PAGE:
Apologies for the choppiness of the following post. It has sat in the Drafts folder for too many months, and just needs to be out there in the cyber world gathering a different type of pixellated dust than nagging me every time I log on.
At the pre-concert lecture for the third installation of the Concrete Frequency series, I was very amused to hear an anecdote of how in the early days of film, because of the way copyright worked then, photos were printed of individual stills. And these photographs survived while the nitrate-based film rotted away. And animation technology then had to be used to reanimate the individual stills. Amazing! Retro-tech…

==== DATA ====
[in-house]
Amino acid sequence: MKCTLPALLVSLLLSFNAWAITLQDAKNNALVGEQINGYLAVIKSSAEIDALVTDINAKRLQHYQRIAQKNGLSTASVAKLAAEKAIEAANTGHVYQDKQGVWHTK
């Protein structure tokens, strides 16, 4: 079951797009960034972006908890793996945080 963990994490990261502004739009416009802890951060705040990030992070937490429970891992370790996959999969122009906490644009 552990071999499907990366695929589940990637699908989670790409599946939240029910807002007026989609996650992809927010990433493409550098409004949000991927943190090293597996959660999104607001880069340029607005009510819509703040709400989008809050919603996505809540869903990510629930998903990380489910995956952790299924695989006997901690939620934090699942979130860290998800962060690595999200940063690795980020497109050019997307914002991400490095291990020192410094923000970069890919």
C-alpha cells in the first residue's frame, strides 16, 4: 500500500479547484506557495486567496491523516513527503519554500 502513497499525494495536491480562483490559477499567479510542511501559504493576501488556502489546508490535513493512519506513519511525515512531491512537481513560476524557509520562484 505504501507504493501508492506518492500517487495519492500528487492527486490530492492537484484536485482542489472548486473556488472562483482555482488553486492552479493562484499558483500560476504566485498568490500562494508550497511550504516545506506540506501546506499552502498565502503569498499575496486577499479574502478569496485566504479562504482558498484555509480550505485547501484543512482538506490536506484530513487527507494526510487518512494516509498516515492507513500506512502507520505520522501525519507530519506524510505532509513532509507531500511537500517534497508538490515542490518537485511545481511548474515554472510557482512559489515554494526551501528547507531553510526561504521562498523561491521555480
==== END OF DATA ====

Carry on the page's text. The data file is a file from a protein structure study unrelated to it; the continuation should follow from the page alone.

The Concrete Frequency series was the brainchild of David Robertson, whose aim was to create a visual and aural impression of urban life. Very appropriately, my friend (who kindly chummed a P-less me) and I had a short walking tour (visual: check! aural: check! nasal: check!) of the neighbourhood before the concert, having misjudged how quickly the 10 moves on a Sunday afternoon (yes, I attended a Sunday matinée concert; I am officially OLD). Having only been in Downtown LA a handful of times in the day, it finally occurred to me how ridiculous the Angels Flight railway looks from above. I’d only seen it from near the Central Market before, and always thought it continued beyond my viewpoint from below. Something else faintly surreal was the complete lack of people outside of the WDCH, Music Centre and MOCA complex. This part of Downtown LA is completely dead outside of working hours, just like Canary Wharf and possibly every other business district in the world. It’s kind of sad when you think of the hustle and bustle around, say, the Jewelry [sic] District or even Little Tokyo. The demographic segregation is more apparent to me here than, say, Westwood, where it’s just students vs everyone else. LA is a funny little city…